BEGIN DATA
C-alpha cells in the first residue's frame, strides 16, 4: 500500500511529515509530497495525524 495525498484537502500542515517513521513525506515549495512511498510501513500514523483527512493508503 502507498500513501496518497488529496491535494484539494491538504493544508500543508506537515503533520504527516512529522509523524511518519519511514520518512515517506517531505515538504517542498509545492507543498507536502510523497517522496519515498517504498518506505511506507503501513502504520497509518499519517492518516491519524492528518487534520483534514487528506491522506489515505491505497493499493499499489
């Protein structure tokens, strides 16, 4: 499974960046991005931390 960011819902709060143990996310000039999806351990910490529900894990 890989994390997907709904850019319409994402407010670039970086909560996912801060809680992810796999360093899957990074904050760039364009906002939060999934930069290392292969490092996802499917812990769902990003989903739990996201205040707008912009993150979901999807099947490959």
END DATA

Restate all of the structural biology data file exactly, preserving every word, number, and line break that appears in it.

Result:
C-alpha cells in the first residue's frame, strides 16, 4: 500500500511529515509530497495525524 495525498484537502500542515517513521513525506515549495512511498510501513500514523483527512493508503 502507498500513501496518497488529496491535494484539494491538504493544508500543508506537515503533520504527516512529522509523524511518519519511514520518512515517506517531505515538504517542498509545492507543498507536502510523497517522496519515498517504498518506505511506507503501513502504520497509518499519517492518516491519524492528518487534520483534514487528506491522506489515505491505497493499493499499489
């Protein structure tokens, strides 16, 4: 499974960046991005931390 960011819902709060143990996310000039999806351990910490529900894990 890989994390997907709904850019319409994402407010670039970086909560996912801060809680992810796999360093899957990074904050760039364009906002939060999934930069290392292969490092996802499917812990769902990003989903739990996201205040707008912009993150979901999807099947490959």